Australia’s major grocery retailers and department stores are celebrating the decision by the New South Wales Parliament to permit trading in NSW on Boxing Day.
The Coalition legislation scraped through the upper house by just one vote when two Christian Democratic Party crossbenchers, Reverend Fred Nile and Paul Green, supported Premier Mike Baird’s Retail Trading Amendment Bill.
As recently as June this year 81-year-old Nile was quoted in Sydney’s Daily Telegraph as opposing retail trading on Boxing Day because of his “pro-Christian, pro-family” stance. This has led to intense Macquarie Street speculation about why Nile has changed his position.
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Labor’s upper house leader Adam Searle, an industrial barrister, described the legislation as “unnecessary and unwarranted”.
He said a mere four and a half days out of 365 days a year were now protected, and he warned that trading would not only be allowed on Boxing Day but might also be extended to Christmas Day, Good Friday, Easter Sunday and before 1pm on Anzac Day. “We should not be surprised because the current Prime Minister [Malcolm Turnbull] has recently spoken about how there should be no distinction between night and day or one day and the next, whether it is a weekday or a weekend,” Searle said.
He said the legislation did not increase the maximum penalty of $10,000 on big retailers who breached the law, adding: “To date, the one and only prosecution for illegal trading under the act has resulted in a fine of $500 for JB Hi-Fi. JB Hi-Fi would have made that amount within the first 10 minutes of its doors swinging open, so it is clear the penalties that exist as a deterrent are not a deterrent.”
He said the bill’s description of retail workers who “freely elect to work” on Boxing Day was a sick joke because it was widely known that workers were subjected to coercion and compulsion.
“At its very core and essence, [the bill is] anti-family and anti-community,” he said.
Greens MP David Shoebridge said the idea that casual, low-paid retail workers could stand up to the likes of Woolworths, Coles, large department stores and chain stores was “not realistic”.
Another Labor MLC Greg Donnelly, a former shop workers’ union leader, stole the debate by giving a list of occasions when CDP founder Fred Nile spoke against Boxing Day trading: December 7, 2004, June 26, 2008, September 23, 2009 and November 24, 2010. His words are faithfully recorded in Hansard.
At a public meeting at Sydney’s Wesley Mission on November 13, 2012, Nile said, “I declare my opposition to Boxing Day trading” and after a meeting with retail and church leaders on December 2, 2014 he issued a press release supporting “family time over extended shopping time”.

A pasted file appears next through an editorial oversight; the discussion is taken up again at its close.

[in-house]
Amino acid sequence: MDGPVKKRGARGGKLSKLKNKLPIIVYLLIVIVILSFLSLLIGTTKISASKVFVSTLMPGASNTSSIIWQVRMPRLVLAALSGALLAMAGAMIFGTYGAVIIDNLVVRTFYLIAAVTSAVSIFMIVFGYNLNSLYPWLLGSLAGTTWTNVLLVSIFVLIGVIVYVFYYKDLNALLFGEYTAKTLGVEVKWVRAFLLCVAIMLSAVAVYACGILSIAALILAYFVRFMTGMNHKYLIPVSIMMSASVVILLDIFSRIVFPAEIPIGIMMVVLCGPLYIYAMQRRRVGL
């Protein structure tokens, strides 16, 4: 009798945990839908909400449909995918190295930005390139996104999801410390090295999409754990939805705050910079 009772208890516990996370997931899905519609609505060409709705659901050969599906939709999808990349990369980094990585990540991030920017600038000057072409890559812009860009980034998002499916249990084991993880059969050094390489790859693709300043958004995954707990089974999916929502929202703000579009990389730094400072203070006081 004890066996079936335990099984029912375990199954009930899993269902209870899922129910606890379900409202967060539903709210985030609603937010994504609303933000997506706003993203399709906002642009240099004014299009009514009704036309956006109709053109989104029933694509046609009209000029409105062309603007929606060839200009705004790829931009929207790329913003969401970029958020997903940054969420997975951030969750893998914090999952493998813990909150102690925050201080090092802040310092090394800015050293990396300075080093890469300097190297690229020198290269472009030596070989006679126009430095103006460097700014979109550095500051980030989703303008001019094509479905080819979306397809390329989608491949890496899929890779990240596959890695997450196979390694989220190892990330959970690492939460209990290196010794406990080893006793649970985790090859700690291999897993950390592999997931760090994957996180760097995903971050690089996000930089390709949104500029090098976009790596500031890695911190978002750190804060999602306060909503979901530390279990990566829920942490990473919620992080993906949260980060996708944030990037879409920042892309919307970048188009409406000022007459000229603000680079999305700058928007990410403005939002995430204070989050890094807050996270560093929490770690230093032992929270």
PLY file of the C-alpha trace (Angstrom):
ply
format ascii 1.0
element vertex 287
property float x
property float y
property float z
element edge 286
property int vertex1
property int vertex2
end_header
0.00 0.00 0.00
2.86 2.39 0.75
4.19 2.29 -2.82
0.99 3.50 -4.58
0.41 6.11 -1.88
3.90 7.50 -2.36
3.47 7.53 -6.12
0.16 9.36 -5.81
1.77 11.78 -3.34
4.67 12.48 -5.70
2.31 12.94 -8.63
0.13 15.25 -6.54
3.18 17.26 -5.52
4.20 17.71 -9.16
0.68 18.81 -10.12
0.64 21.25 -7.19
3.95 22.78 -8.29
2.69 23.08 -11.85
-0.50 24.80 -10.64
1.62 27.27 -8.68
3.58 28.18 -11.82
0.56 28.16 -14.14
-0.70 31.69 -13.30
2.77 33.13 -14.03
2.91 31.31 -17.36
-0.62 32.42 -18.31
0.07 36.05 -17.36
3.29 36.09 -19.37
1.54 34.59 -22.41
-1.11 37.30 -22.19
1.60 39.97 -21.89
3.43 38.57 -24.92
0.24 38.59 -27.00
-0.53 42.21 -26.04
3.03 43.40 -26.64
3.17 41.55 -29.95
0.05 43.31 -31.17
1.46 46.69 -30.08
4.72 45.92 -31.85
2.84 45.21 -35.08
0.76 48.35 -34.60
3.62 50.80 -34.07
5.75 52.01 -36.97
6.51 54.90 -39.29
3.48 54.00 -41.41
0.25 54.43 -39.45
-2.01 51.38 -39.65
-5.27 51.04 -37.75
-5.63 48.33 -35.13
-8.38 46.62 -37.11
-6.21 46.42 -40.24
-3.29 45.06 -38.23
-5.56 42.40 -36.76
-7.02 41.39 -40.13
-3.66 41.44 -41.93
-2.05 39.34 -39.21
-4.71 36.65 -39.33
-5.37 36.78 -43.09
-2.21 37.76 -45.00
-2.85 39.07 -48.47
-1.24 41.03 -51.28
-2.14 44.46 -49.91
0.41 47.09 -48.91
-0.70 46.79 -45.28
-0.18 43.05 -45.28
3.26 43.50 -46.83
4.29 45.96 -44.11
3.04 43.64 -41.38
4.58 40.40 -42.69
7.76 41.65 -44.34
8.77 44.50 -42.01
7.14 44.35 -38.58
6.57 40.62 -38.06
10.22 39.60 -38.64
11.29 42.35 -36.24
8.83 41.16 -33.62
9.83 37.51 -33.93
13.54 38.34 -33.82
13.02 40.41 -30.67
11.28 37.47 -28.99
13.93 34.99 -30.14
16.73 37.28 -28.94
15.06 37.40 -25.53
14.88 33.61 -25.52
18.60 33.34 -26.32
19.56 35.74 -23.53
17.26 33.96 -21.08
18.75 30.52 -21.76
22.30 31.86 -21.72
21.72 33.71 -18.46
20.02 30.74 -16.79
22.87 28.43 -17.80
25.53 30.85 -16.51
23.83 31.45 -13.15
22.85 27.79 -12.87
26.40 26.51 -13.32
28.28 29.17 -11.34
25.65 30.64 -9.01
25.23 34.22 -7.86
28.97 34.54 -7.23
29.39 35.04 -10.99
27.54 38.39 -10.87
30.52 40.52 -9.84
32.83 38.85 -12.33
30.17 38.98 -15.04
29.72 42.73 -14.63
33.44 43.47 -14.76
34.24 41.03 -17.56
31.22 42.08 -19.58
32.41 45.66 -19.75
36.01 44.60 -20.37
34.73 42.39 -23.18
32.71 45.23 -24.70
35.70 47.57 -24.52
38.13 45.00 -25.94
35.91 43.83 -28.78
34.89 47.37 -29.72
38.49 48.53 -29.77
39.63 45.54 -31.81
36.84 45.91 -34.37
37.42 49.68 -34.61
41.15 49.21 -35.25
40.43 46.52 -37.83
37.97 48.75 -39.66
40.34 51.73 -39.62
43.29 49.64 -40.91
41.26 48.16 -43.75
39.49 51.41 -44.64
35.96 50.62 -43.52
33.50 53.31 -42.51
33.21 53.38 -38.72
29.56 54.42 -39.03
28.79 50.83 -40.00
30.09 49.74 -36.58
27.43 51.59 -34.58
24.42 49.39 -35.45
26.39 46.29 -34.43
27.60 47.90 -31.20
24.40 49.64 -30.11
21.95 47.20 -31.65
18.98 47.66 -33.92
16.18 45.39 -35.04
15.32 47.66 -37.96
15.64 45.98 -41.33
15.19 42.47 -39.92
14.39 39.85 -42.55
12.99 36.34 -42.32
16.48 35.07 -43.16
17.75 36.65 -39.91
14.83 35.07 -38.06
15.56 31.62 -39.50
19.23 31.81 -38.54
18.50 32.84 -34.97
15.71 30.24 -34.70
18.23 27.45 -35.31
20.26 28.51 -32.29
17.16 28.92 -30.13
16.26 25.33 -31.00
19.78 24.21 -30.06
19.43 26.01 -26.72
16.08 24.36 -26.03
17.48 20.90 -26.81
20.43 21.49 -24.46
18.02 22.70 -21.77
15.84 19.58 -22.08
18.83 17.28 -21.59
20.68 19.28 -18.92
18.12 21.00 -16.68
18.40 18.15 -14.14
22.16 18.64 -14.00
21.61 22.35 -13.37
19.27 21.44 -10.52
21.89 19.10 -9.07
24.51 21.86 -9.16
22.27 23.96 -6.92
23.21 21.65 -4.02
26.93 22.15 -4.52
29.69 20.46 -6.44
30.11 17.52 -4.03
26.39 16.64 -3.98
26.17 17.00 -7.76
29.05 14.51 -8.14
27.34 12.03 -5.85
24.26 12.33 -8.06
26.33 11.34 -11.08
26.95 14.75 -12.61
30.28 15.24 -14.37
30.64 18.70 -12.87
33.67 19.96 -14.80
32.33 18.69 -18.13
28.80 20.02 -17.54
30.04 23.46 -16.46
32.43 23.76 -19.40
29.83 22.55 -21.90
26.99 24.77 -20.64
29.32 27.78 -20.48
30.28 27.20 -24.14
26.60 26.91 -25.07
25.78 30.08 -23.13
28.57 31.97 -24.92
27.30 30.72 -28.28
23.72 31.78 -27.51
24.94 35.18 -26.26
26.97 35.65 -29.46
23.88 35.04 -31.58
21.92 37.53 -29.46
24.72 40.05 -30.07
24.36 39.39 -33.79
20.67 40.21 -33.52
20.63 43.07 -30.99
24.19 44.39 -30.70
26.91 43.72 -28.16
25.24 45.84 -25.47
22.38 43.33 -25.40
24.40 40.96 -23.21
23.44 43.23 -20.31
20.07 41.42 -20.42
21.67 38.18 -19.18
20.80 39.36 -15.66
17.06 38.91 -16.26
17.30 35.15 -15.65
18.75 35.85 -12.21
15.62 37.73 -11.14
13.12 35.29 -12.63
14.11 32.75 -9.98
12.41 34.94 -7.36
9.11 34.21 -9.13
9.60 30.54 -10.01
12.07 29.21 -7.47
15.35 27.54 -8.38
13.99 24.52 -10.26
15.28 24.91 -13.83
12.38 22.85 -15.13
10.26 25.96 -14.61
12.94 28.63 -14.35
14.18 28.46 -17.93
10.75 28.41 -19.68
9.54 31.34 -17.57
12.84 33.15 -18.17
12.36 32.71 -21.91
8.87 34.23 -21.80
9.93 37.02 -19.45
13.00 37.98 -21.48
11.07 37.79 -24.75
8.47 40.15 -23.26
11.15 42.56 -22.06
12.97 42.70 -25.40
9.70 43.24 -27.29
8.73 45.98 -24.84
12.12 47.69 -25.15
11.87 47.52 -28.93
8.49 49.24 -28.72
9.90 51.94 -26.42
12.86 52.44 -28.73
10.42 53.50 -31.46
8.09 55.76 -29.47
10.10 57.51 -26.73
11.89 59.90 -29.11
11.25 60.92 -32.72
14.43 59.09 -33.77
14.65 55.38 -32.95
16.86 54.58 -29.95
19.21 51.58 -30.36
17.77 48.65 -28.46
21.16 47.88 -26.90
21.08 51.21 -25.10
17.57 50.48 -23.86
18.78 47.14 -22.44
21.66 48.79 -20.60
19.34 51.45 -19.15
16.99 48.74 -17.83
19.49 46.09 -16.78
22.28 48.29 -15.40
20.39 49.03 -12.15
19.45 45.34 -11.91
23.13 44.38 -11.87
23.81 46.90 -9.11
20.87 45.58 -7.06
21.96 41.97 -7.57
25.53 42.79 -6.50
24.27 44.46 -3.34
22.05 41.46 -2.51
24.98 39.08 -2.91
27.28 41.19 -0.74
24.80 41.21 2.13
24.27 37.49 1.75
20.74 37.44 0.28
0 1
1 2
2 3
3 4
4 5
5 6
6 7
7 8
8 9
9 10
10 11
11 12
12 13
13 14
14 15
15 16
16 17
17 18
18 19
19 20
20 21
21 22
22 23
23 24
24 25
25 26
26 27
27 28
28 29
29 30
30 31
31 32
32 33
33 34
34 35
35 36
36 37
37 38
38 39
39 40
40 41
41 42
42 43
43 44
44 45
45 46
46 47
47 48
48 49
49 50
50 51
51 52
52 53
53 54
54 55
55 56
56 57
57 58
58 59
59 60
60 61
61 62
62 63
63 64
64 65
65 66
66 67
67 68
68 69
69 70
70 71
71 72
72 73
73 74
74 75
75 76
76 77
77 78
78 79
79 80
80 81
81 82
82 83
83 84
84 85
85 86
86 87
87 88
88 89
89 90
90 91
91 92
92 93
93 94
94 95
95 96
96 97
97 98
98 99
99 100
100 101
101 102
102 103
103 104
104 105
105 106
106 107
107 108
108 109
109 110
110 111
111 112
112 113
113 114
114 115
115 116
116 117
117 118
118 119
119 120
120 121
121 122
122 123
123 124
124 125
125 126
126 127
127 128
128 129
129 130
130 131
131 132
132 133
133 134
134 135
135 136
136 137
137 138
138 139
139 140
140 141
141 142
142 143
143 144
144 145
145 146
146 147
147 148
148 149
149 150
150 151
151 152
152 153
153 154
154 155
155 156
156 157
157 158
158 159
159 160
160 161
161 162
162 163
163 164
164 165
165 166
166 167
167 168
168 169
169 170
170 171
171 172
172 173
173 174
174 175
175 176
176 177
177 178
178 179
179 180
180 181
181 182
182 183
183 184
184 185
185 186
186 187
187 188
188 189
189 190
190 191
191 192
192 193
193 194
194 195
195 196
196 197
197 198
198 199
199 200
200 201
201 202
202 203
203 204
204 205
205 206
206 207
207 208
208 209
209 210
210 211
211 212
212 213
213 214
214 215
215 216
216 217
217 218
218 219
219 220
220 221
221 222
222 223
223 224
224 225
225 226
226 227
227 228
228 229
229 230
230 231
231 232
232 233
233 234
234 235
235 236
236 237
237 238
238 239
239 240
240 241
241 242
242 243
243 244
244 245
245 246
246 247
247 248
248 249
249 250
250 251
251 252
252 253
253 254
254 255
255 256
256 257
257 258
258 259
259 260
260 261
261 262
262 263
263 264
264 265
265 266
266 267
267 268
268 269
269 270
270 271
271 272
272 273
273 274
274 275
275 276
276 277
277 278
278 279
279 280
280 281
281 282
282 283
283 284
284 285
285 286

Donnelly said that during this year’s state election, Nile campaigned on opposition to Boxing Day trading. “He included the defence of public holidays as a dot point on his party’s how-to-vote cards,” Donnelly said.
Under the heading, “The one you can trust”, the card published a subheading “Better conditions”, which said the CDP would “protect workers’ rights to public holidays including Christmas and Easter”.
He tabled letters written to Nile from 16 Christian bishops and priests imploring the CDP to oppose the Coalition legislation.
He also told MPs about an unreported meeting on October 30 between Treasurer Gladys Berejiklian, Nile, CDP president Dr Ross Clifford, Catholic Archbishop of Sydney Anthony Fisher, Anglican Archbishop of Sydney Dr Glenn Davies and Dr Keith Garner of the Wesley Mission.
“It has been suggested to me that following the meeting of those religious leaders there was a degree of movement towards some sympathy with the government’s proposition,” Donnelly said.
An unrepentant Nile rejected criticism from Labor, the Greens and the Shooters and Fishers Party, saying: “Our party is committed to protecting the workers, and that is why we have spent a great deal of time in studying this legislation and preparing amendments which we believe will continue to protect holy days, such as Easter and Christmas Day.”
The opposition parties voted for Nile’s amendments — and they were passed — but they still voted against the amended bill, which was carried just after midnight on Tuesday by 20 votes to 19.
Donnelly shouted across the chamber: “You are a fraud, Fred, an utter fraud.”
In the closing minutes of the debate, Shooters and Fishers MLC Bob Brown warned Nile about the delivery of any backroom deal he might have done with the Coalition.
“I just pray to God that the government does not skunk you, Fred,” Brown said.
But another MP told Crikey that any deal between Nile and the Coalition would quickly become apparent. “I’m expecting Nile to present a private member’s bill to the house demanding a free copy of the Bible in every home in NSW and Coalition MPs supporting it,” he chortled.